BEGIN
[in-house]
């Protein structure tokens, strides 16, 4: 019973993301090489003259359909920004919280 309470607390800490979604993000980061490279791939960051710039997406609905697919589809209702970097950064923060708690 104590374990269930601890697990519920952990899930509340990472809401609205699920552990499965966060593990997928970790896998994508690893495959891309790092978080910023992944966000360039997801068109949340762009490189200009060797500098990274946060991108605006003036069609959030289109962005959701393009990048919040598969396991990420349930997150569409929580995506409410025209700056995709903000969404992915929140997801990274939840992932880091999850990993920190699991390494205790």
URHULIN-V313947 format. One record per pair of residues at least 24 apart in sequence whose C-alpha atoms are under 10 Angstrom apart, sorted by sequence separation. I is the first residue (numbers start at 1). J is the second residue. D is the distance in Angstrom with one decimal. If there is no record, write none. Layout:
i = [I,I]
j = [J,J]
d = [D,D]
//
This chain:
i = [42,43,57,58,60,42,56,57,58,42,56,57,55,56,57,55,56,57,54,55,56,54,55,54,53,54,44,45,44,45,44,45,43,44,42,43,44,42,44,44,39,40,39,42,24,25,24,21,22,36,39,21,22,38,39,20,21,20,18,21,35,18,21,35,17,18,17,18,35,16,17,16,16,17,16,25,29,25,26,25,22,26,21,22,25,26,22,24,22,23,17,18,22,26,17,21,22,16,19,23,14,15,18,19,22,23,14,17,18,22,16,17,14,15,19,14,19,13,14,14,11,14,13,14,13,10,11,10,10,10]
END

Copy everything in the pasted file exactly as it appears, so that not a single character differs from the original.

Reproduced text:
[in-house]
């Protein structure tokens, strides 16, 4: 019973993301090489003259359909920004919280 309470607390800490979604993000980061490279791939960051710039997406609905697919589809209702970097950064923060708690 104590374990269930601890697990519920952990899930509340990472809401609205699920552990499965966060593990997928970790896998994508690893495959891309790092978080910023992944966000360039997801068109949340762009490189200009060797500098990274946060991108605006003036069609959030289109962005959701393009990048919040598969396991990420349930997150569409929580995506409410025209700056995709903000969404992915929140997801990274939840992932880091999850990993920190699991390494205790």
URHULIN-V313947 format. One record per pair of residues at least 24 apart in sequence whose C-alpha atoms are under 10 Angstrom apart, sorted by sequence separation. I is the first residue (numbers start at 1). J is the second residue. D is the distance in Angstrom with one decimal. If there is no record, write none. Layout:
i = [I,I]
j = [J,J]
d = [D,D]
//
This chain:
i = [42,43,57,58,60,42,56,57,58,42,56,57,55,56,57,55,56,57,54,55,56,54,55,54,53,54,44,45,44,45,44,45,43,44,42,43,44,42,44,44,39,40,39,42,24,25,24,21,22,36,39,21,22,38,39,20,21,20,18,21,35,18,21,35,17,18,17,18,35,16,17,16,16,17,16,25,29,25,26,25,22,26,21,22,25,26,22,24,22,23,17,18,22,26,17,21,22,16,19,23,14,15,18,19,22,23,14,17,18,22,16,17,14,15,19,14,19,13,14,14,11,14,13,14,13,10,11,10,10,10]